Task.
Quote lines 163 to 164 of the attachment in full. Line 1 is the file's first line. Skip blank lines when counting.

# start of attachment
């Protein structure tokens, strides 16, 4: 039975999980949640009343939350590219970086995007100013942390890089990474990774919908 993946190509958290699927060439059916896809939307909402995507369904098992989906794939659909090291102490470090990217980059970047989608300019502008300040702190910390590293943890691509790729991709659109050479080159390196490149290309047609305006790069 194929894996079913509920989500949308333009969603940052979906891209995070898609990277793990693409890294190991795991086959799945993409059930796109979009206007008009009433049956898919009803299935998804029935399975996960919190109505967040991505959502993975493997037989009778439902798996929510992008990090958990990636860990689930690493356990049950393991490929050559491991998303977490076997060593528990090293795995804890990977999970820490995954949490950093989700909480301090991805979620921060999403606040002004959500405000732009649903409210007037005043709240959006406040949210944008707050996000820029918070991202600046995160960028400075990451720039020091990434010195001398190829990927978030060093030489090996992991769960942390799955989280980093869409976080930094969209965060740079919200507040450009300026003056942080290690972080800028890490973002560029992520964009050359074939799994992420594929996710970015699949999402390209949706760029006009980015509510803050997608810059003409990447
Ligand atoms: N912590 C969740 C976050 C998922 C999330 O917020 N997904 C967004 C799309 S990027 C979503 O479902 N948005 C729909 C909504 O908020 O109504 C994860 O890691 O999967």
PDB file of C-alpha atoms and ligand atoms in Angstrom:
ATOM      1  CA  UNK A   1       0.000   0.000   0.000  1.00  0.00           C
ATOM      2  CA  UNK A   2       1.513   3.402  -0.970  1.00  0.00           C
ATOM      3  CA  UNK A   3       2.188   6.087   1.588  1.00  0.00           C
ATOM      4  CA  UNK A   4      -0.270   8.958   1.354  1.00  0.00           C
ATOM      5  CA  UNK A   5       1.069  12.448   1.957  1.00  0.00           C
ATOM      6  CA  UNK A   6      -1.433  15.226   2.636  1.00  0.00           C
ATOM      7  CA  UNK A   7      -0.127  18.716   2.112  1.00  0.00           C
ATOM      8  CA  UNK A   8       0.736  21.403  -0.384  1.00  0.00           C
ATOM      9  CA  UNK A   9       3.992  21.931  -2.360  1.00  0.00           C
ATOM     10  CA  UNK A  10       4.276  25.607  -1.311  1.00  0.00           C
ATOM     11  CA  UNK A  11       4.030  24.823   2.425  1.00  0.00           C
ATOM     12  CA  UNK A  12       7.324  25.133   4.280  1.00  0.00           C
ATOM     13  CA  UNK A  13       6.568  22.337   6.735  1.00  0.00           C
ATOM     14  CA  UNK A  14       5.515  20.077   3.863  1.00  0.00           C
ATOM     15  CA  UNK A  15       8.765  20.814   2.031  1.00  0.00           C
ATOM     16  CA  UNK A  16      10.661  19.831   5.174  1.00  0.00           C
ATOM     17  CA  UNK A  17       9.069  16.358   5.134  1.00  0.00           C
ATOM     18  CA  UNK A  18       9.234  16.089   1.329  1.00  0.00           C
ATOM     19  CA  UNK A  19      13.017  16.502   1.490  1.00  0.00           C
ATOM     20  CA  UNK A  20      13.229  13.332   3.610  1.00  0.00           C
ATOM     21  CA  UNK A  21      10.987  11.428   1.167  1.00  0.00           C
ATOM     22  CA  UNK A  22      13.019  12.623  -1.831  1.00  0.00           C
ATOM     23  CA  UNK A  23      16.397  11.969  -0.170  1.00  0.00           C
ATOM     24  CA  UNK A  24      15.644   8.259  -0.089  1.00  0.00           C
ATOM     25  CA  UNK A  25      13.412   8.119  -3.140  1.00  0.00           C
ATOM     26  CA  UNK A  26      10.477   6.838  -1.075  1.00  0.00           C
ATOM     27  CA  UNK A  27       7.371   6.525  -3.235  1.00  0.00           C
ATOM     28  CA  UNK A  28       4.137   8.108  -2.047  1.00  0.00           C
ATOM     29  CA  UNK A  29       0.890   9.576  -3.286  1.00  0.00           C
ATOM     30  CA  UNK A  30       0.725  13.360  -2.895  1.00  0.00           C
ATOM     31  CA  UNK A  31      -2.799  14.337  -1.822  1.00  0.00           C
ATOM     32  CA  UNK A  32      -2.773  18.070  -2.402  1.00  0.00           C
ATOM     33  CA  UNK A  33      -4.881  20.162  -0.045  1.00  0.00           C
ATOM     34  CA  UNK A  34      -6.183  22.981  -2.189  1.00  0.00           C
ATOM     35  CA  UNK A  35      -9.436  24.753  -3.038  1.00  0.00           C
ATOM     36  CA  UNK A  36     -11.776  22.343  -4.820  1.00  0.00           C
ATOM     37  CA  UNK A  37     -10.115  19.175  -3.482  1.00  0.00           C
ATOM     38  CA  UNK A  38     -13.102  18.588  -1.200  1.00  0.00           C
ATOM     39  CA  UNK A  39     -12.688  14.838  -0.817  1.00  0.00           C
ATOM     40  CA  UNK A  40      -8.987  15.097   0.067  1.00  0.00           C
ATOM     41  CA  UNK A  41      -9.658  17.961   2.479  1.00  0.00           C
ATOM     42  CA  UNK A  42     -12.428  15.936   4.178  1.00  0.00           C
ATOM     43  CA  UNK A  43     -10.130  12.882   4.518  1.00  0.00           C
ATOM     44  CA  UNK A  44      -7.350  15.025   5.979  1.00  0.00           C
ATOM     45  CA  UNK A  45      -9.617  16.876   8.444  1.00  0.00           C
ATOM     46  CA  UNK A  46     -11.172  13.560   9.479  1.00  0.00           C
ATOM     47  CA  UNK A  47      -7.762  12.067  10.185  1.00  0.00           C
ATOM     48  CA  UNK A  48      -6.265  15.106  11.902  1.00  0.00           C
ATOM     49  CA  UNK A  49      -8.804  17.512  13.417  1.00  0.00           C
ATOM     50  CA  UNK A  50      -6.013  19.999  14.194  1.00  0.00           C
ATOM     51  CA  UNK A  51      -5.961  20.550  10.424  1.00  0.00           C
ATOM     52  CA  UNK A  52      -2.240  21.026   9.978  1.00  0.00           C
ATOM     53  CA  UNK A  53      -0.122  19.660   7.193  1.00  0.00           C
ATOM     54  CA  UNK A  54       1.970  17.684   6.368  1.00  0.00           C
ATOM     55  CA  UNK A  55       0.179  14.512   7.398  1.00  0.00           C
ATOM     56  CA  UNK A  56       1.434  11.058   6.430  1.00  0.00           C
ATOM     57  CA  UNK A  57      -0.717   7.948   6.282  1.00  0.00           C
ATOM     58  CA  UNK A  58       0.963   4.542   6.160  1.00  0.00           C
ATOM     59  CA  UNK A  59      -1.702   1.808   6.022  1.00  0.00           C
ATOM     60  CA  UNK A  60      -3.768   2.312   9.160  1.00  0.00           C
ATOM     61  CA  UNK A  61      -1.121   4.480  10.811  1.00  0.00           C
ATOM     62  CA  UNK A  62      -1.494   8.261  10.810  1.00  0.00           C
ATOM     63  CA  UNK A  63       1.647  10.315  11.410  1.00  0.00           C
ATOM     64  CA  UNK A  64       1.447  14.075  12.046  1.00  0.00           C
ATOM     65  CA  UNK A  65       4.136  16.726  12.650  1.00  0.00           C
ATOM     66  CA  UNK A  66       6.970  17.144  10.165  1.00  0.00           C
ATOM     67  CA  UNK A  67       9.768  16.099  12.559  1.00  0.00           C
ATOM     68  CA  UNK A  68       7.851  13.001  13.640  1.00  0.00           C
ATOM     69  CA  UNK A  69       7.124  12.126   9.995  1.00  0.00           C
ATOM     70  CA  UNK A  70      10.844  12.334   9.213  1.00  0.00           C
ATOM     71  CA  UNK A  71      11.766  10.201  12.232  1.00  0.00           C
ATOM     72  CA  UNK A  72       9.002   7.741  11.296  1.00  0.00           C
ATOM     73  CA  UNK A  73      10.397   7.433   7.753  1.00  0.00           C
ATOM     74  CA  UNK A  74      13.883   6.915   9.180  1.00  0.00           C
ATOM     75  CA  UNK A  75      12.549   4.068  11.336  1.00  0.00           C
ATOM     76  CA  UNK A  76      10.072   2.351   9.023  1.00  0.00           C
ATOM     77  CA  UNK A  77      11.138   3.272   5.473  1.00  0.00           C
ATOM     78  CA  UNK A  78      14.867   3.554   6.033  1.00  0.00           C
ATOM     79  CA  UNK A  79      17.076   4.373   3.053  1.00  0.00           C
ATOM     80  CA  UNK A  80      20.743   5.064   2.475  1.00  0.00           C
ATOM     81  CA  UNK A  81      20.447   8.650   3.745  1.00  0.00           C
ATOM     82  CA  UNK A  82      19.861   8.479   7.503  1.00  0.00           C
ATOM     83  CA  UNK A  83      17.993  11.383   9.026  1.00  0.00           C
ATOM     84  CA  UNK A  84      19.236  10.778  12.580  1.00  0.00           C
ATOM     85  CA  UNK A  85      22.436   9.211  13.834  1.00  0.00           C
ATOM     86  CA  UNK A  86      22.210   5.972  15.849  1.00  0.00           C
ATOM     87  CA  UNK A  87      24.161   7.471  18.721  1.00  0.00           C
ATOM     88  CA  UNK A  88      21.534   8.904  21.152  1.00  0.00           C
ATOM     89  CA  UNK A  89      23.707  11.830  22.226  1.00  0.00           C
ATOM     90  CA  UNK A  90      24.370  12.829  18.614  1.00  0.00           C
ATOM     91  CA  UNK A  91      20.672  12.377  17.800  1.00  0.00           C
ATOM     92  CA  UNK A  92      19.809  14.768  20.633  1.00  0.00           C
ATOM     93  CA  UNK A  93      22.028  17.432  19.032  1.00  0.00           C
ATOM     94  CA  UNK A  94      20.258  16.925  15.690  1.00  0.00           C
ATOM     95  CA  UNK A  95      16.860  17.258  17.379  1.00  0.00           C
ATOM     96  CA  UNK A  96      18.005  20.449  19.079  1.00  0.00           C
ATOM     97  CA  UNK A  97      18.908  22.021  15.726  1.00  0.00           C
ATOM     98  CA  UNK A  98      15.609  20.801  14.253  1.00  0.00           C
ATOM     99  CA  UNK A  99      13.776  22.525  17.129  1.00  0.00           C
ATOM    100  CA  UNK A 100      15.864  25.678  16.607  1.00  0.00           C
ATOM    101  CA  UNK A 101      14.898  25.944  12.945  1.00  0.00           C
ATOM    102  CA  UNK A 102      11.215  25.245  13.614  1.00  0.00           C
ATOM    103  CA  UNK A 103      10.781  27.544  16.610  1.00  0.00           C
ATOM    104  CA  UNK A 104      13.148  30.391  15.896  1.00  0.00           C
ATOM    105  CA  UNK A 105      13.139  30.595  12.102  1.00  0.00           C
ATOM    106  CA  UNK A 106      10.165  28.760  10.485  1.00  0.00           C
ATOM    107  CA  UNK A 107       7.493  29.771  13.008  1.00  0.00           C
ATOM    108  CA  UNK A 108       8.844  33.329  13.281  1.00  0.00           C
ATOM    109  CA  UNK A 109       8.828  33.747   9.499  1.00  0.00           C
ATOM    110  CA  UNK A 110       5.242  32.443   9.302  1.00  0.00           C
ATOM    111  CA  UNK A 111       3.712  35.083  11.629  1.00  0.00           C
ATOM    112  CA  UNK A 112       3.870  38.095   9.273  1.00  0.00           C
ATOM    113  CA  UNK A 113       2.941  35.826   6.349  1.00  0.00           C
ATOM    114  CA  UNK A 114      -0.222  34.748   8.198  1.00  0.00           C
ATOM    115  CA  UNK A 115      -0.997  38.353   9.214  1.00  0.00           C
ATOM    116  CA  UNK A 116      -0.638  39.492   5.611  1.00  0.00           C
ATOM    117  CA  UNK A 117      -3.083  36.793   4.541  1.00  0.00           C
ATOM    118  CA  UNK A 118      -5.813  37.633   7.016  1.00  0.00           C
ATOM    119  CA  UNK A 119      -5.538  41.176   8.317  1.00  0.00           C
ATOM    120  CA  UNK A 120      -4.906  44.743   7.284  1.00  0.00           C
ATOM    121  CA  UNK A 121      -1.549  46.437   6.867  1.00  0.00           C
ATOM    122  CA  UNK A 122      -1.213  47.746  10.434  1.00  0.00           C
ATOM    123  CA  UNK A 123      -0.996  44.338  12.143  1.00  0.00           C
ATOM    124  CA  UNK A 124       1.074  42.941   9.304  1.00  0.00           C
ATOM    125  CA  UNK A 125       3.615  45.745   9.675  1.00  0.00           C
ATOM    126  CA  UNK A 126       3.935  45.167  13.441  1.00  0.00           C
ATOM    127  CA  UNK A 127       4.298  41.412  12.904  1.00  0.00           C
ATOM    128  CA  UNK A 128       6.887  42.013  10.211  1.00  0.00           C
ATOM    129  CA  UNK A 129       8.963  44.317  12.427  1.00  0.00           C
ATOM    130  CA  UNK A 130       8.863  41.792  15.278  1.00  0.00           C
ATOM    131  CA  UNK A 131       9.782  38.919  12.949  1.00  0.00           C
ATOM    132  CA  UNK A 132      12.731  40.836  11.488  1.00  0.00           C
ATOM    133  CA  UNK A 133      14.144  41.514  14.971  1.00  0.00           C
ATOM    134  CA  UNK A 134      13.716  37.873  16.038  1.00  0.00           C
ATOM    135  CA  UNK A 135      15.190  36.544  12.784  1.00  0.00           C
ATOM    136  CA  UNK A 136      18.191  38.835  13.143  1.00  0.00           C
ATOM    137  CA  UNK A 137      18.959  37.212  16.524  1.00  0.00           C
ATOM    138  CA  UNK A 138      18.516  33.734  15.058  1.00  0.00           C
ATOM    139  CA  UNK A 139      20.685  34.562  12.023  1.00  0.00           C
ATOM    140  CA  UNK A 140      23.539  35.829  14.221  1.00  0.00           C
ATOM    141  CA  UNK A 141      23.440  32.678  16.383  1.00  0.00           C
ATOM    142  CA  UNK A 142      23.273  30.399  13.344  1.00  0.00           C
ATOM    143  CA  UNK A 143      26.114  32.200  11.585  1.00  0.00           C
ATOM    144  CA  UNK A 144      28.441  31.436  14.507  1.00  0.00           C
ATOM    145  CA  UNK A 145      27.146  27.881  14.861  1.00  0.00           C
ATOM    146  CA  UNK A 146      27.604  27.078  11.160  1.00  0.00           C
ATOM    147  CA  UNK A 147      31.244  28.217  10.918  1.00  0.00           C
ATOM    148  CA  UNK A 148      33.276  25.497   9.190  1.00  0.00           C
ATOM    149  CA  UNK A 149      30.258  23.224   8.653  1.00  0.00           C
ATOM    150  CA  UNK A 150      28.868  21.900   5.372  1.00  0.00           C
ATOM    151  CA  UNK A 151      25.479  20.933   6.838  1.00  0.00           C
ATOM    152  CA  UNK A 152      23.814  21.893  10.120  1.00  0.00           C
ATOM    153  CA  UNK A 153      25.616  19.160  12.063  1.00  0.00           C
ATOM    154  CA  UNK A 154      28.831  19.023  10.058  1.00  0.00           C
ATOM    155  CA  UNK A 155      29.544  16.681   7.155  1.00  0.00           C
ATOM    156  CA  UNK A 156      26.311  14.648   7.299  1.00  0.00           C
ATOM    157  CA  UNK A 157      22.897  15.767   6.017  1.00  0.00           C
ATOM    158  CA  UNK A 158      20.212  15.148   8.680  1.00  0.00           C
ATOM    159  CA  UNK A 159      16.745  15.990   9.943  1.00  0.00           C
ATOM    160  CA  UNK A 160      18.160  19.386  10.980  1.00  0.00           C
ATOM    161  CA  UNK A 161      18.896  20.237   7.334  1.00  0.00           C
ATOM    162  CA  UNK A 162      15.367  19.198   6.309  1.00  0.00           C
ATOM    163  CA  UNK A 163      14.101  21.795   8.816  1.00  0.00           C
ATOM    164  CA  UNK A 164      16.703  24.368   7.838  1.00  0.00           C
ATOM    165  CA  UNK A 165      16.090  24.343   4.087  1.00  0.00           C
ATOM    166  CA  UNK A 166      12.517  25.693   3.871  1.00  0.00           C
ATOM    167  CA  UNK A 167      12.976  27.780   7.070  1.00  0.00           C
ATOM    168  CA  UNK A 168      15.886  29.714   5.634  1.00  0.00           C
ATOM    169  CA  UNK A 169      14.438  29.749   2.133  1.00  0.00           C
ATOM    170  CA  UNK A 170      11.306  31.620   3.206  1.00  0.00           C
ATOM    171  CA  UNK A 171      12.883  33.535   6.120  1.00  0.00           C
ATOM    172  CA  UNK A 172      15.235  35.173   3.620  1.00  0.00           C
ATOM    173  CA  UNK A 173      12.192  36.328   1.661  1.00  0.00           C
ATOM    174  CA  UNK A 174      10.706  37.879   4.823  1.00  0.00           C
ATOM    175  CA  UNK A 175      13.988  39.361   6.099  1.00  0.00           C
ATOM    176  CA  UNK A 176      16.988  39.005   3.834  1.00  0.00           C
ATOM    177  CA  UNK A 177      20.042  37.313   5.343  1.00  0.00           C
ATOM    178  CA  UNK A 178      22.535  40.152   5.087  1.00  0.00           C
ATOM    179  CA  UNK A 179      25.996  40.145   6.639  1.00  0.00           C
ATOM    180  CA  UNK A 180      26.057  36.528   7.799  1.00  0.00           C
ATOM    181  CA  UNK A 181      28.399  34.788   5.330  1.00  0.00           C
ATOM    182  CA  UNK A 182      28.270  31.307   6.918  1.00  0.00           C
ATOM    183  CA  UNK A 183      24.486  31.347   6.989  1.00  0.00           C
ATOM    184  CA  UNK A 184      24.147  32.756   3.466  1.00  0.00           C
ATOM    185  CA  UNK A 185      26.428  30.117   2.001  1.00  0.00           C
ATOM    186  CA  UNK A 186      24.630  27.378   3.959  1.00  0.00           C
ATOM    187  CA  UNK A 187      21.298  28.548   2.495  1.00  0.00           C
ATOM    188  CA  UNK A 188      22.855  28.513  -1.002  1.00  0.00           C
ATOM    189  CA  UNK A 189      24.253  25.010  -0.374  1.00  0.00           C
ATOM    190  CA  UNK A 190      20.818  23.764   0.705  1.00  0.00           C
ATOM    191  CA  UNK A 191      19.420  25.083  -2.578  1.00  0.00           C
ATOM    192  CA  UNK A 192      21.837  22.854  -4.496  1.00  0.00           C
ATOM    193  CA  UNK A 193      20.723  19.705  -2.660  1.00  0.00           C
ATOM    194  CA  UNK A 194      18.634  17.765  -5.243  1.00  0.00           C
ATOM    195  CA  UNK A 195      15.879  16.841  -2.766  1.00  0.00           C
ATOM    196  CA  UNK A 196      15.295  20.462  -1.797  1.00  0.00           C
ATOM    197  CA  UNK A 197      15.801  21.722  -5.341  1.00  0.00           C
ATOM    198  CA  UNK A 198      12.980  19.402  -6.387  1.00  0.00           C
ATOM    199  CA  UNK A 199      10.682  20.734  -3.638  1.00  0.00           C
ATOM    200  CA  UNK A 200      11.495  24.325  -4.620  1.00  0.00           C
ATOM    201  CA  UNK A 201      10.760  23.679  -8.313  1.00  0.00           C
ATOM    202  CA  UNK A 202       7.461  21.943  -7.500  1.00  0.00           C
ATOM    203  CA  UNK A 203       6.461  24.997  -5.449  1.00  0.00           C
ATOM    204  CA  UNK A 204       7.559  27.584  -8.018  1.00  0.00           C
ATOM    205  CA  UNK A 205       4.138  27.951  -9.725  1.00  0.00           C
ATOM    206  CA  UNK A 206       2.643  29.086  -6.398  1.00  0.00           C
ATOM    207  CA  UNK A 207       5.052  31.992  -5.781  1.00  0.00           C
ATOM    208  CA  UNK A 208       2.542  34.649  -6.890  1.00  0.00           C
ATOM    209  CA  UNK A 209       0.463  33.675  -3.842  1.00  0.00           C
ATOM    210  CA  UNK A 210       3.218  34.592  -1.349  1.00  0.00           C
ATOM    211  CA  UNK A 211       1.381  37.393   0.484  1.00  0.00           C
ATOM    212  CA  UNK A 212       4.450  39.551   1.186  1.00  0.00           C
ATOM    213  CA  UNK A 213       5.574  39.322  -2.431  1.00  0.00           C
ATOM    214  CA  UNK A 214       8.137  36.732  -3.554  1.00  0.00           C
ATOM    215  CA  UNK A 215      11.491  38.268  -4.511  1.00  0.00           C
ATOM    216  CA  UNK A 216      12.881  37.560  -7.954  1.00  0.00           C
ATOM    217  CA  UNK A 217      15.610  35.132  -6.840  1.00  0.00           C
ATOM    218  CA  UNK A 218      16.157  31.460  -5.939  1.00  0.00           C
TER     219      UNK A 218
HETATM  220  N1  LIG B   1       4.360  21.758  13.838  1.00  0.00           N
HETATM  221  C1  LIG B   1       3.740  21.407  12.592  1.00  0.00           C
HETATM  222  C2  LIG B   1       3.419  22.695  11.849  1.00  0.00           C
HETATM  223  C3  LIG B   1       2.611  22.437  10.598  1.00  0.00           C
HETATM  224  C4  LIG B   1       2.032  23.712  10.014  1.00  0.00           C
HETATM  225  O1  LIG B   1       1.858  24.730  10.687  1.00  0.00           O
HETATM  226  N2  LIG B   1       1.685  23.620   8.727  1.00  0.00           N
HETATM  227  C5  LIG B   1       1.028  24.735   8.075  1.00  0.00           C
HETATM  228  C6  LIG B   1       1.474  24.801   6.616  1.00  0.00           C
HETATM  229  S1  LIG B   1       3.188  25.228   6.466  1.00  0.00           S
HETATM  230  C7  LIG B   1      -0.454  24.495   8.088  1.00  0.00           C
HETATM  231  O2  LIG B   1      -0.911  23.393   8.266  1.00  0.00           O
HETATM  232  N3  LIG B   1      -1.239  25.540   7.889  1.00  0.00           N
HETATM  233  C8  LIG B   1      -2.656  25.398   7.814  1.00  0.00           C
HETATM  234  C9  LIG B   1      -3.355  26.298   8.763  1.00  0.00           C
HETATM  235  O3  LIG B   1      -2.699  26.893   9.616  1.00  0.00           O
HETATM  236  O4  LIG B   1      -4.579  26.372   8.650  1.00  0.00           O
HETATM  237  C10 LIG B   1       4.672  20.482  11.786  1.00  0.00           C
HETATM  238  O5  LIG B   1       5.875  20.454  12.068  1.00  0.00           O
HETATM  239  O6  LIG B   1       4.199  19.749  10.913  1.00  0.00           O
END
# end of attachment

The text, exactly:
ATOM    160  CA  UNK A 160      18.160  19.386  10.980  1.00  0.00           C
ATOM    161  CA  UNK A 161      18.896  20.237   7.334  1.00  0.00           C